Title: On the presence and activities of proteolytic enzymes in vital wheat gluten
Authors: Bleukx, W ×
Roels, SP
Delcour, Jan #
Issue Date: Sep-1997
Series Title: Journal of Cereal Science vol:26 issue:2 pages:183-193
Abstract: Two vital wheat gluten samples were submitted to an Osborne type fractionation. The proteolytic activities of the resulting fractions were evaluated. Gluten contained endoproteolytic, exoproteolytic, carboxypeptidase, aminopeptidase and N alpha-benzoylarginine-p-nitroanilide hydrolase activities. After extraction with 0.5 M NaCl, and subsequently with 70% (v/v) ethanol, little activity remained in the extracted gluten. Upon autodigestion of gluten no (microbial) enzymes were released. High specificities of gluten-associated proteolytic enzymes were noted and their effects were clearly visible on sodium dodecyl sulphate-polyacrylamide gel electrophoresis. The sum of lysine, leucine, phenylalanine, tyrosine and arginine accounted for ca. 40-44% of the released amino acids, while they only make up ca. 18% of vital gluten proteins. Good correlations were found between the proportions of the amino acids released by the different Osborne fractions as a result of autodigestion, indicating that the gluten hydrolysing enzymes found in the different Osborne fractions are probably the same. Autodigestion of gluten proteins was reduced by ca. 73-76% upon addition of pepstatin A (0.2 mM), an inhibitor of aspartic proteases, and by c. 39-41% by phenylmethylsulphonylfluoride (1.0 mM), a serine protease inhibitor. (C) 1997 Academic Press Limited.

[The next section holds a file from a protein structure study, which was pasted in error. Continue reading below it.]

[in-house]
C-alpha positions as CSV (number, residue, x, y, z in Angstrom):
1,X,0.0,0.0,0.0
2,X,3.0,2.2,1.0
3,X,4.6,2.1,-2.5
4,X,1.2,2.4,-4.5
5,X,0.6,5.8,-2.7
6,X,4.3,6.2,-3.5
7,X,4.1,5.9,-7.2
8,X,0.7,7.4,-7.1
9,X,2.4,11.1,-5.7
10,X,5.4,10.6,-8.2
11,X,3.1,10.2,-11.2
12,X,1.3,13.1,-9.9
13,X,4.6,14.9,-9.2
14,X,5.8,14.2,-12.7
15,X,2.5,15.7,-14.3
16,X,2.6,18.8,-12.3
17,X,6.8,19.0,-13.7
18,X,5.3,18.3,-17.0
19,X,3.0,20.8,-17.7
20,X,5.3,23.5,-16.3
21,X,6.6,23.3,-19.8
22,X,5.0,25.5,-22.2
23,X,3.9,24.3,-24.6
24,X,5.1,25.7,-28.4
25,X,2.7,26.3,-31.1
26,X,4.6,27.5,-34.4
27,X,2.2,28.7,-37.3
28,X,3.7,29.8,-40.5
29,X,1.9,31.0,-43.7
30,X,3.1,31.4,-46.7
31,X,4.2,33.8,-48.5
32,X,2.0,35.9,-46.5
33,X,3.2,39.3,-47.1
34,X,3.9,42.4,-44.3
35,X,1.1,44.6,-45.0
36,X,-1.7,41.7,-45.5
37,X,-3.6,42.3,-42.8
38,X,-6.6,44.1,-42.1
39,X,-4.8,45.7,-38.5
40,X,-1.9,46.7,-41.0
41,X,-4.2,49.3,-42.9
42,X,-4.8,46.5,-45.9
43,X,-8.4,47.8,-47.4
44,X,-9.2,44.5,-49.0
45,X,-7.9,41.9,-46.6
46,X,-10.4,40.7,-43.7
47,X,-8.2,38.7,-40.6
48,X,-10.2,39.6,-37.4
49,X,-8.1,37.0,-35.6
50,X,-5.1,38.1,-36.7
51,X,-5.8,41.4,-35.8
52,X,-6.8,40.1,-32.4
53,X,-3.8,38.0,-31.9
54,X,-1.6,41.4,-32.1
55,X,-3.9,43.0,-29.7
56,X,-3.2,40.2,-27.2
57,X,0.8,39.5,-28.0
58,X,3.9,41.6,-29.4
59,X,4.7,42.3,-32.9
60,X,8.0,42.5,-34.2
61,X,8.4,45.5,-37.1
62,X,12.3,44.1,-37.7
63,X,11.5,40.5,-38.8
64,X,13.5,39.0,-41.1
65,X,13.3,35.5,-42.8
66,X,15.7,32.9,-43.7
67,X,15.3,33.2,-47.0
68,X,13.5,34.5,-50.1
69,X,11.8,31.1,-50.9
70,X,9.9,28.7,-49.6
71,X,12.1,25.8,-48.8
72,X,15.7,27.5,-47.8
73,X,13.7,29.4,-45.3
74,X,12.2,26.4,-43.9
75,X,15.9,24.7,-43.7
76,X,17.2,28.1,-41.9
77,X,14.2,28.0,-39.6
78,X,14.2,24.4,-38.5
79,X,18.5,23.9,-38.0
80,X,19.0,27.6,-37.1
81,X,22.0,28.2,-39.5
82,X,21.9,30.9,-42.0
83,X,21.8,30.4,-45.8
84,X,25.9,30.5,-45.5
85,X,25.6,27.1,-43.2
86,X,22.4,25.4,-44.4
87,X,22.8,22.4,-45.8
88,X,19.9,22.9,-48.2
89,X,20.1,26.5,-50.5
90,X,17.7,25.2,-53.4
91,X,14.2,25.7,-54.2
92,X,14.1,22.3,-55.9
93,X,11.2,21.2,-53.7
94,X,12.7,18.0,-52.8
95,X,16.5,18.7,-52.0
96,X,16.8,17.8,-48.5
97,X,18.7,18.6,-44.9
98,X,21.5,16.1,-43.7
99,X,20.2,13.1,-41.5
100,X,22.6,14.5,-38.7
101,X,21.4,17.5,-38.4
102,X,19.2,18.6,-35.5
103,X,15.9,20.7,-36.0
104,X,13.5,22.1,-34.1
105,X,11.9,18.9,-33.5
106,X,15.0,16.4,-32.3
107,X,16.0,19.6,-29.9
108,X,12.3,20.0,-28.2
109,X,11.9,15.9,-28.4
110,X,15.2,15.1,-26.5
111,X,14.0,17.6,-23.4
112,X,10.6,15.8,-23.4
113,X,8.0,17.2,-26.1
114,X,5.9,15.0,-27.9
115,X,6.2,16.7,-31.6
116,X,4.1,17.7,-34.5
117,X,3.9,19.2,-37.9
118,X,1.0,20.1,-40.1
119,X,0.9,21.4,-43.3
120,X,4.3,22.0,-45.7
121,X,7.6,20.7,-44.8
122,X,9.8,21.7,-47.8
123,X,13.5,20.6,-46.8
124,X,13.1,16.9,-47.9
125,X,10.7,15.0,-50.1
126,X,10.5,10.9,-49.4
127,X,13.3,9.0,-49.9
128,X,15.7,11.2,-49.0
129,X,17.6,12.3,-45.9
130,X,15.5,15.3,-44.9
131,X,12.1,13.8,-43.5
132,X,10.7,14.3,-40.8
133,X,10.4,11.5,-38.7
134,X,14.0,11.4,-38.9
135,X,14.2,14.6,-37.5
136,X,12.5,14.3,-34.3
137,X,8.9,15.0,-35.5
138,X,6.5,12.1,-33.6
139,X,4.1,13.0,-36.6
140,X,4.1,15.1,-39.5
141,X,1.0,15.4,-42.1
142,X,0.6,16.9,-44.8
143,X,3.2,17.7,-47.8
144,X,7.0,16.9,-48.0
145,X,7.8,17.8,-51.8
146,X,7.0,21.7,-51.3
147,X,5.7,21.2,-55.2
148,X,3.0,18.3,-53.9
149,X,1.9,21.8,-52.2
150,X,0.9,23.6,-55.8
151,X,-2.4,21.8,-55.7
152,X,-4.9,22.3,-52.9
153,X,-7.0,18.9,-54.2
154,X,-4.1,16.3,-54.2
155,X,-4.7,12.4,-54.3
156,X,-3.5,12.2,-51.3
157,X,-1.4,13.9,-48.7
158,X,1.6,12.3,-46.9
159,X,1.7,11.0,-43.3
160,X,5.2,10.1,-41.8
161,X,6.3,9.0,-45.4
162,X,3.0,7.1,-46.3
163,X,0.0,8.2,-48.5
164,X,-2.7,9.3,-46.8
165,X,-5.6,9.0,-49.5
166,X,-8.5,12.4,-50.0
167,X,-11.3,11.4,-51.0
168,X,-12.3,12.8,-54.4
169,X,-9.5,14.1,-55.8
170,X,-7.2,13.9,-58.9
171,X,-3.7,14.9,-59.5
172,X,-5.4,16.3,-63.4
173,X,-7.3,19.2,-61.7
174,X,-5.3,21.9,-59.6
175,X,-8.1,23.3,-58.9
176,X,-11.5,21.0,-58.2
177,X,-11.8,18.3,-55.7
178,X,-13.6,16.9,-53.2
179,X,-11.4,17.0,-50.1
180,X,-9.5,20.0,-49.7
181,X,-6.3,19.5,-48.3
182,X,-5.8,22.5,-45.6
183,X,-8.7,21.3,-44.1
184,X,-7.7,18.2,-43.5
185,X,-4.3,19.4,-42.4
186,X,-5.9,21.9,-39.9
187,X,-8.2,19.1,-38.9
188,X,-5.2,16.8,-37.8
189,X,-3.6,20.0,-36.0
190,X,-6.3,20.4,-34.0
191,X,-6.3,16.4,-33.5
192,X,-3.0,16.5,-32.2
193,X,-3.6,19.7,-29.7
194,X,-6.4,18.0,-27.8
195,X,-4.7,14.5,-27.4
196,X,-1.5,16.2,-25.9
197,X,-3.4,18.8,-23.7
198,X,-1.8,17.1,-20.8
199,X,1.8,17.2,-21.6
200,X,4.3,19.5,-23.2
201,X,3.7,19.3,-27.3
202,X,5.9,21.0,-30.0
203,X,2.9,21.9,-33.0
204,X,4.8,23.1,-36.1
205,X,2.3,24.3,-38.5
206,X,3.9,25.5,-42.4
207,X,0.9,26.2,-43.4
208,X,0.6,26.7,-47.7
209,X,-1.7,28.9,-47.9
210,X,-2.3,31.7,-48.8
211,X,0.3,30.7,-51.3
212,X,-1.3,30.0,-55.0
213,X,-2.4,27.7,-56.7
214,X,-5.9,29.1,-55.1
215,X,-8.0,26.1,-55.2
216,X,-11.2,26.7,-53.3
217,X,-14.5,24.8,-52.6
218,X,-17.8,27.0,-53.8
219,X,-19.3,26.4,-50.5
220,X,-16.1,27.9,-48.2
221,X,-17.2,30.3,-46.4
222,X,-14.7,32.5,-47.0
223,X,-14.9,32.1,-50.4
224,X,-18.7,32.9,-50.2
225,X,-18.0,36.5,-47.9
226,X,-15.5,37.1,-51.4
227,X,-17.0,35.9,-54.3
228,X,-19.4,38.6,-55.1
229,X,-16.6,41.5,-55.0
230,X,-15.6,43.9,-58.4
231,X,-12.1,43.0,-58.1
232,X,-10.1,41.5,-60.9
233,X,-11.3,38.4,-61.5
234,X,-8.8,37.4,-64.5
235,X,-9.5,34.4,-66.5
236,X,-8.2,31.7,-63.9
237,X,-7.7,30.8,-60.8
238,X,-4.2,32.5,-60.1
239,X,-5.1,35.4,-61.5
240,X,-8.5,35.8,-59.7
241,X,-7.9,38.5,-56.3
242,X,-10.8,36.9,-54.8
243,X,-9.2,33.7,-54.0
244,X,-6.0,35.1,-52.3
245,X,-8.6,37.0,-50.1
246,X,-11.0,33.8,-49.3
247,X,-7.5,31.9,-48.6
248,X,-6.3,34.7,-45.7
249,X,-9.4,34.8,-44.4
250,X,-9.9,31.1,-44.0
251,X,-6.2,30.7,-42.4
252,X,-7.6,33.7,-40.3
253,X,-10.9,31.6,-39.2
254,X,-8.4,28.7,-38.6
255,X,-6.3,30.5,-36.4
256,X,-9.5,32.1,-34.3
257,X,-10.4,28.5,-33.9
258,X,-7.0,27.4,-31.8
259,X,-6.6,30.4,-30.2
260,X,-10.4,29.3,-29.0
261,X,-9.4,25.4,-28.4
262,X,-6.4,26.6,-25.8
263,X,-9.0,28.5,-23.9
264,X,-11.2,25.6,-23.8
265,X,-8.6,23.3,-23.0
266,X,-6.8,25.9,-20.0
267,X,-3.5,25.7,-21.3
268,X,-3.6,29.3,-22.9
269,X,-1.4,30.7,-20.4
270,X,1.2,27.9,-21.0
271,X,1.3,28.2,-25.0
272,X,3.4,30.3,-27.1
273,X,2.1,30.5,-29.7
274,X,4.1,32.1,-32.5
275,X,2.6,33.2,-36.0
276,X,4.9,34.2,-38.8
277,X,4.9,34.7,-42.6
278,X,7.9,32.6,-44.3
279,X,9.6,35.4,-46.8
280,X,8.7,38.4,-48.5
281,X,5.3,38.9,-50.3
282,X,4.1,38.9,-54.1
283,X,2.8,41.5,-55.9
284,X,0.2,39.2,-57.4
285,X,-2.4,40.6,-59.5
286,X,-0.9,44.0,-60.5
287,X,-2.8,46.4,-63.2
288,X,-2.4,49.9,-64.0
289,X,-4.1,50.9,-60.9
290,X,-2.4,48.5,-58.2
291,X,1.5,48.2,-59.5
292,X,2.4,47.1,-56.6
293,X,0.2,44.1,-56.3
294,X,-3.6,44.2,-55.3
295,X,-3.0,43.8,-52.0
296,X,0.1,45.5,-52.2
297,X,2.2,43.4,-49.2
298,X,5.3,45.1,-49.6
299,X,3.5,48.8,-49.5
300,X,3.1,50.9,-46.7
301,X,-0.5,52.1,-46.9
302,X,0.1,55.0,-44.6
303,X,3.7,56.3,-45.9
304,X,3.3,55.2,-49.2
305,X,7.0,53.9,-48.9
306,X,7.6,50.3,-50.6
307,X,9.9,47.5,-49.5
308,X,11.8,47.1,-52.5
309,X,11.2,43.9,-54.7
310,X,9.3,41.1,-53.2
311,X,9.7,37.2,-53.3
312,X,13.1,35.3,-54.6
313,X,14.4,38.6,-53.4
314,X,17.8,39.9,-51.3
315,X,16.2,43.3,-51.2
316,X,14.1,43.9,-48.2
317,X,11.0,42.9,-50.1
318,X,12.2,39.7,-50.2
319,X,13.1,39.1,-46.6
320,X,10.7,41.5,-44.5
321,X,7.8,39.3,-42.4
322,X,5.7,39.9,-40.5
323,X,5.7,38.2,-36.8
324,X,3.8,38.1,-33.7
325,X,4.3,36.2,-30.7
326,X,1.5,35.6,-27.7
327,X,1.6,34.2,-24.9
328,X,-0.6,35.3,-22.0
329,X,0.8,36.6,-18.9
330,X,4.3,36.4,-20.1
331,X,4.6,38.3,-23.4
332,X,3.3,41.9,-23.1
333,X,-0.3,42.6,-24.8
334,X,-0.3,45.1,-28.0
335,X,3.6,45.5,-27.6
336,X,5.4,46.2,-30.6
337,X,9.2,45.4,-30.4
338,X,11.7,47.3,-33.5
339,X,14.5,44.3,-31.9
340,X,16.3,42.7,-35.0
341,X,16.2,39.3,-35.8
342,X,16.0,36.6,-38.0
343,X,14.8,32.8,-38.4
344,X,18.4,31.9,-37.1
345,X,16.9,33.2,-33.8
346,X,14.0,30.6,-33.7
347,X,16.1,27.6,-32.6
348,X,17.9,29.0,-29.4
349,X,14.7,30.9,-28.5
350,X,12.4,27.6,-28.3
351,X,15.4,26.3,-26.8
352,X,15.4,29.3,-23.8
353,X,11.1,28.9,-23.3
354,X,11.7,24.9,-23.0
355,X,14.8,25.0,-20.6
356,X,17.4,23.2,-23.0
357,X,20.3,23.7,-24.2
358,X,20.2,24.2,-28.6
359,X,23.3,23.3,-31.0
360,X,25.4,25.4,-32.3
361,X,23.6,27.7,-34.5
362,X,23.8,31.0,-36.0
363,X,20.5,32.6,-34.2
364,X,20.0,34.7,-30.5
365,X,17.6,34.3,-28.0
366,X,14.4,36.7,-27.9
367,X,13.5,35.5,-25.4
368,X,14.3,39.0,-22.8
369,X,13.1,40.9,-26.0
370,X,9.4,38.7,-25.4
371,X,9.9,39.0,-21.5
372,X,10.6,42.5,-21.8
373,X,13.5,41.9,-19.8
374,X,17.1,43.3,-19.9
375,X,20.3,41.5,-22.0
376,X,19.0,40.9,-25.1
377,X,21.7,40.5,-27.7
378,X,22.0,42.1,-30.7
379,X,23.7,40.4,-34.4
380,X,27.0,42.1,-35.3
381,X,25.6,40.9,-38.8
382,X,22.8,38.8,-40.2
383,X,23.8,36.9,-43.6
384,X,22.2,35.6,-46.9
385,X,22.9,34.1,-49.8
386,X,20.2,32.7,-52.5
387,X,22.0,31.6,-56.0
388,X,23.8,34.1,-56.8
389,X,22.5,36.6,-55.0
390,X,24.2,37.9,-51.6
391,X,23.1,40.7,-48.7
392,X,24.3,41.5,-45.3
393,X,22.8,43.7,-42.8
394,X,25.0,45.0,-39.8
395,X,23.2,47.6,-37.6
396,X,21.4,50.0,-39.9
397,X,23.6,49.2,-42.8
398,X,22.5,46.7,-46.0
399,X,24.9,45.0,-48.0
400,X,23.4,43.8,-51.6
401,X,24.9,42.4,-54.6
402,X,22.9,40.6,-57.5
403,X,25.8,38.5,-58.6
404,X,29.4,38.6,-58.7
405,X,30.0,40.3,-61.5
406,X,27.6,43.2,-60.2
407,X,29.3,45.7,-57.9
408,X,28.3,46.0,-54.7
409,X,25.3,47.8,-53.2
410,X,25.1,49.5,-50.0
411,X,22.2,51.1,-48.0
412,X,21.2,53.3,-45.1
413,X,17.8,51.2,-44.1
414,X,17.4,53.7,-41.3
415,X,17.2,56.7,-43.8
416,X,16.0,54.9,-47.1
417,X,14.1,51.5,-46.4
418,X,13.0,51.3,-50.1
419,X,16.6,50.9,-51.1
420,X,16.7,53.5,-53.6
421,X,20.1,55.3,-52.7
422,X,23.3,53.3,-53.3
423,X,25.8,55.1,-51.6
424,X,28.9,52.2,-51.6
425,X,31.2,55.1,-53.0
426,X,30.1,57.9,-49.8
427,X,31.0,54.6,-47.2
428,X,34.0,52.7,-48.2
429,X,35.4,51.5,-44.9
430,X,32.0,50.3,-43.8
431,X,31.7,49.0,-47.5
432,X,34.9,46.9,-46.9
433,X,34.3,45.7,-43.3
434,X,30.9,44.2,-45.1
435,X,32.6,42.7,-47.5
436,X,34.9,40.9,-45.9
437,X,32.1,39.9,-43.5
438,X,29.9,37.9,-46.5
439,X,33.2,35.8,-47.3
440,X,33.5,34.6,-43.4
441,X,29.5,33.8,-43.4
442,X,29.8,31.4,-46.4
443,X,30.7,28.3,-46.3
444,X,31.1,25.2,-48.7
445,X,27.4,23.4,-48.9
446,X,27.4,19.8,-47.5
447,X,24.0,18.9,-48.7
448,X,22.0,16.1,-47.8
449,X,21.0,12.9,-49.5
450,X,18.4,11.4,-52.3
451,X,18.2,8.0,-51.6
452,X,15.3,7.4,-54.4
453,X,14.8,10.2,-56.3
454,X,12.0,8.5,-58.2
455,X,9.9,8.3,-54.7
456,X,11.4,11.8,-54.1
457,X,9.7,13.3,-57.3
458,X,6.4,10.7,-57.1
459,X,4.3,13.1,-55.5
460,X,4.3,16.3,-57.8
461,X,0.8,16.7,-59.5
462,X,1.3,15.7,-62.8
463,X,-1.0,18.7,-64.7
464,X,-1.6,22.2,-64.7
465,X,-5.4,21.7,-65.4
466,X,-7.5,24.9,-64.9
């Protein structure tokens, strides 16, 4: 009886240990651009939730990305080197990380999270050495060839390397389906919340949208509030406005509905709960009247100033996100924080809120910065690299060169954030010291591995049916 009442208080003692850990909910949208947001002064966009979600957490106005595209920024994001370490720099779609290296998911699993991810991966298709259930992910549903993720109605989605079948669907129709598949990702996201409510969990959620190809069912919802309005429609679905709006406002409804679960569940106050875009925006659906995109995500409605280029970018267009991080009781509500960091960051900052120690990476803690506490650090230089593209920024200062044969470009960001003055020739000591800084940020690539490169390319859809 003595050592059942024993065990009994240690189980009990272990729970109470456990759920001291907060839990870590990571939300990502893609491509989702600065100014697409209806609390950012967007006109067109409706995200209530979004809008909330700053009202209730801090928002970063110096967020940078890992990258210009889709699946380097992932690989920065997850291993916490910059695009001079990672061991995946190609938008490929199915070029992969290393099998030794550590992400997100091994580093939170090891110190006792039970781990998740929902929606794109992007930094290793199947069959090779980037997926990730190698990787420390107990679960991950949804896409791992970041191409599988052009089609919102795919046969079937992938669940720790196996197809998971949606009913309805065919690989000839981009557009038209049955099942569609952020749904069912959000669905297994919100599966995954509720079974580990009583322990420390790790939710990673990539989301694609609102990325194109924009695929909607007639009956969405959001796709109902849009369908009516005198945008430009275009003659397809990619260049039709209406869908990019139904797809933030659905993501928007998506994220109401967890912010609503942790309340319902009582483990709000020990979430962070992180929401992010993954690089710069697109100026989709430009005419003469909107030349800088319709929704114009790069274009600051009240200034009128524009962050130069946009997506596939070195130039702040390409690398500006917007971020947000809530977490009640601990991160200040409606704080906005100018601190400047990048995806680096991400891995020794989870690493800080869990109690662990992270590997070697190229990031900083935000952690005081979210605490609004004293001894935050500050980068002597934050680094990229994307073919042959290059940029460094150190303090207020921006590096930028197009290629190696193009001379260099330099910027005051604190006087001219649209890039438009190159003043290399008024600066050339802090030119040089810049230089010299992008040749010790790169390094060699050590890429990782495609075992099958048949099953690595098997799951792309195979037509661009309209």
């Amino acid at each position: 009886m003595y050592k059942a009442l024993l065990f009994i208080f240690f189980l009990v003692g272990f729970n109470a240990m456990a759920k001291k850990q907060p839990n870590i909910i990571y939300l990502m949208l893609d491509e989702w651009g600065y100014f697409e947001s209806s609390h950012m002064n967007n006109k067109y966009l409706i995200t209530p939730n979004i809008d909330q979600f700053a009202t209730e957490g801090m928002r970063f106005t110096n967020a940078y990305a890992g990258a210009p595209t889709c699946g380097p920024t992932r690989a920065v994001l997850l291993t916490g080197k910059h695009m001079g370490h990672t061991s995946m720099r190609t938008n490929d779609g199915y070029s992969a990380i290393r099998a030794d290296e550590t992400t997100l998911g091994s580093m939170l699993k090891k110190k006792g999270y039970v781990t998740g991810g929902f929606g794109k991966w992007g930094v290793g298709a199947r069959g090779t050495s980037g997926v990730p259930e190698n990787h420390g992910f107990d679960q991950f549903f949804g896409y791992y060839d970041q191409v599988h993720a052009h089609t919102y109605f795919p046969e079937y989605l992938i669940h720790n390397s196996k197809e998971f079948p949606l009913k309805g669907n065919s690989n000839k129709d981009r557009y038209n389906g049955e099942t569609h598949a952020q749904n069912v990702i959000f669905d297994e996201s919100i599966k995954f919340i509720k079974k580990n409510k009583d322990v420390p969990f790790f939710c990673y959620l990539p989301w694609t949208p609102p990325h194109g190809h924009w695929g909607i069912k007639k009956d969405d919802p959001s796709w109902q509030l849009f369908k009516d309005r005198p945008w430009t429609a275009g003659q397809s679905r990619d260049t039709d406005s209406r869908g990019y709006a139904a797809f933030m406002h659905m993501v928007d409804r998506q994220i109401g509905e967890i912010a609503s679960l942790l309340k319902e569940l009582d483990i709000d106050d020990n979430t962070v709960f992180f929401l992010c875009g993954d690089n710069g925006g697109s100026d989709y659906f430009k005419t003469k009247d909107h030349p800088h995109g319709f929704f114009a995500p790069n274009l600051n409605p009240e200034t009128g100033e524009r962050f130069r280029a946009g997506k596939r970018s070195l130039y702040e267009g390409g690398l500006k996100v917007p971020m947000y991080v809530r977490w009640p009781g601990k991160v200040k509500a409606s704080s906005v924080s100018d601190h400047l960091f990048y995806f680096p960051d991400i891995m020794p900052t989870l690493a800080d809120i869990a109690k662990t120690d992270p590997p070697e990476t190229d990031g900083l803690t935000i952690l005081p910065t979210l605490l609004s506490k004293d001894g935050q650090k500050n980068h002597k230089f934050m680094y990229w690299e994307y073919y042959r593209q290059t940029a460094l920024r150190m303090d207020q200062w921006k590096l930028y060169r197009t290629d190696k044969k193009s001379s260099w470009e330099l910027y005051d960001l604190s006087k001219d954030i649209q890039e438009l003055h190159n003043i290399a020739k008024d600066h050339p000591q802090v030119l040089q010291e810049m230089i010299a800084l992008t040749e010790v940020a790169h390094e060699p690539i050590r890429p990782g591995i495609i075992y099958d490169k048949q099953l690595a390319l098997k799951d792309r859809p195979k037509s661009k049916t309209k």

ISSN: 0733-5210
Publication status: published
KU Leuven publication type: IT
Appears in Collections:Centre for Food and Microbial Technology
× corresponding author
# (joint) last author

Files in This Item:
File Description Status SizeFormat
Bleukx 1997 J Cereal Sci 26 183-193.pdf Published 628KbAdobe PDFView/Open Request a copy

These files are only available to some KU Leuven Association staff members


All items in Lirias are protected by copyright, with all rights reserved.

© Web of science